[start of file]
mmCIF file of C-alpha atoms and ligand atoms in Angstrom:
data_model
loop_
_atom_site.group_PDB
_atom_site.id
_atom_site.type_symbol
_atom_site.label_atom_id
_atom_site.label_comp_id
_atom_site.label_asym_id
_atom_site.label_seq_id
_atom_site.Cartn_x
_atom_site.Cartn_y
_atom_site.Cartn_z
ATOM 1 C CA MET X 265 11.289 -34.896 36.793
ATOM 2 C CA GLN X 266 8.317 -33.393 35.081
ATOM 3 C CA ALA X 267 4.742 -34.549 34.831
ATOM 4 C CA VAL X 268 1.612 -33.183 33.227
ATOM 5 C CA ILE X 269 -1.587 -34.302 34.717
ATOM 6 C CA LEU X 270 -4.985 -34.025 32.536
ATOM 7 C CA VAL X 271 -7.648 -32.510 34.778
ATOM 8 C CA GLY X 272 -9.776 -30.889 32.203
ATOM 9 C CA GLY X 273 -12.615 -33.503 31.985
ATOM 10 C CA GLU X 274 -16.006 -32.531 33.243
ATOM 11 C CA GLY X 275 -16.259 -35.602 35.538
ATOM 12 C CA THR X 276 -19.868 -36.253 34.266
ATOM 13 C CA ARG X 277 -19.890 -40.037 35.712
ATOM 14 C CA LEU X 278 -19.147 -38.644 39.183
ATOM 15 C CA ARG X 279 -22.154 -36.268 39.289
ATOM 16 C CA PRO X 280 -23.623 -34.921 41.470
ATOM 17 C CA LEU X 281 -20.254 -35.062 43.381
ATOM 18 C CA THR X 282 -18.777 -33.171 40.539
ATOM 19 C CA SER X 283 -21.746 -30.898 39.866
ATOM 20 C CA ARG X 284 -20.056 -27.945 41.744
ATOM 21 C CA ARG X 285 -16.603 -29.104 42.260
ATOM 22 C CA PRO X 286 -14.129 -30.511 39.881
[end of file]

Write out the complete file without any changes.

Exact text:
mmCIF file of C-alpha atoms and ligand atoms in Angstrom:
data_model
loop_
_atom_site.group_PDB
_atom_site.id
_atom_site.type_symbol
_atom_site.label_atom_id
_atom_site.label_comp_id
_atom_site.label_asym_id
_atom_site.label_seq_id
_atom_site.Cartn_x
_atom_site.Cartn_y
_atom_site.Cartn_z
ATOM 1 C CA MET X 265 11.289 -34.896 36.793
ATOM 2 C CA GLN X 266 8.317 -33.393 35.081
ATOM 3 C CA ALA X 267 4.742 -34.549 34.831
ATOM 4 C CA VAL X 268 1.612 -33.183 33.227
ATOM 5 C CA ILE X 269 -1.587 -34.302 34.717
ATOM 6 C CA LEU X 270 -4.985 -34.025 32.536
ATOM 7 C CA VAL X 271 -7.648 -32.510 34.778
ATOM 8 C CA GLY X 272 -9.776 -30.889 32.203
ATOM 9 C CA GLY X 273 -12.615 -33.503 31.985
ATOM 10 C CA GLU X 274 -16.006 -32.531 33.243
ATOM 11 C CA GLY X 275 -16.259 -35.602 35.538
ATOM 12 C CA THR X 276 -19.868 -36.253 34.266
ATOM 13 C CA ARG X 277 -19.890 -40.037 35.712
ATOM 14 C CA LEU X 278 -19.147 -38.644 39.183
ATOM 15 C CA ARG X 279 -22.154 -36.268 39.289
ATOM 16 C CA PRO X 280 -23.623 -34.921 41.470
ATOM 17 C CA LEU X 281 -20.254 -35.062 43.381
ATOM 18 C CA THR X 282 -18.777 -33.171 40.539
ATOM 19 C CA SER X 283 -21.746 -30.898 39.866
ATOM 20 C CA ARG X 284 -20.056 -27.945 41.744
ATOM 21 C CA ARG X 285 -16.603 -29.104 42.260
ATOM 22 C CA PRO X 286 -14.129 -30.511 39.881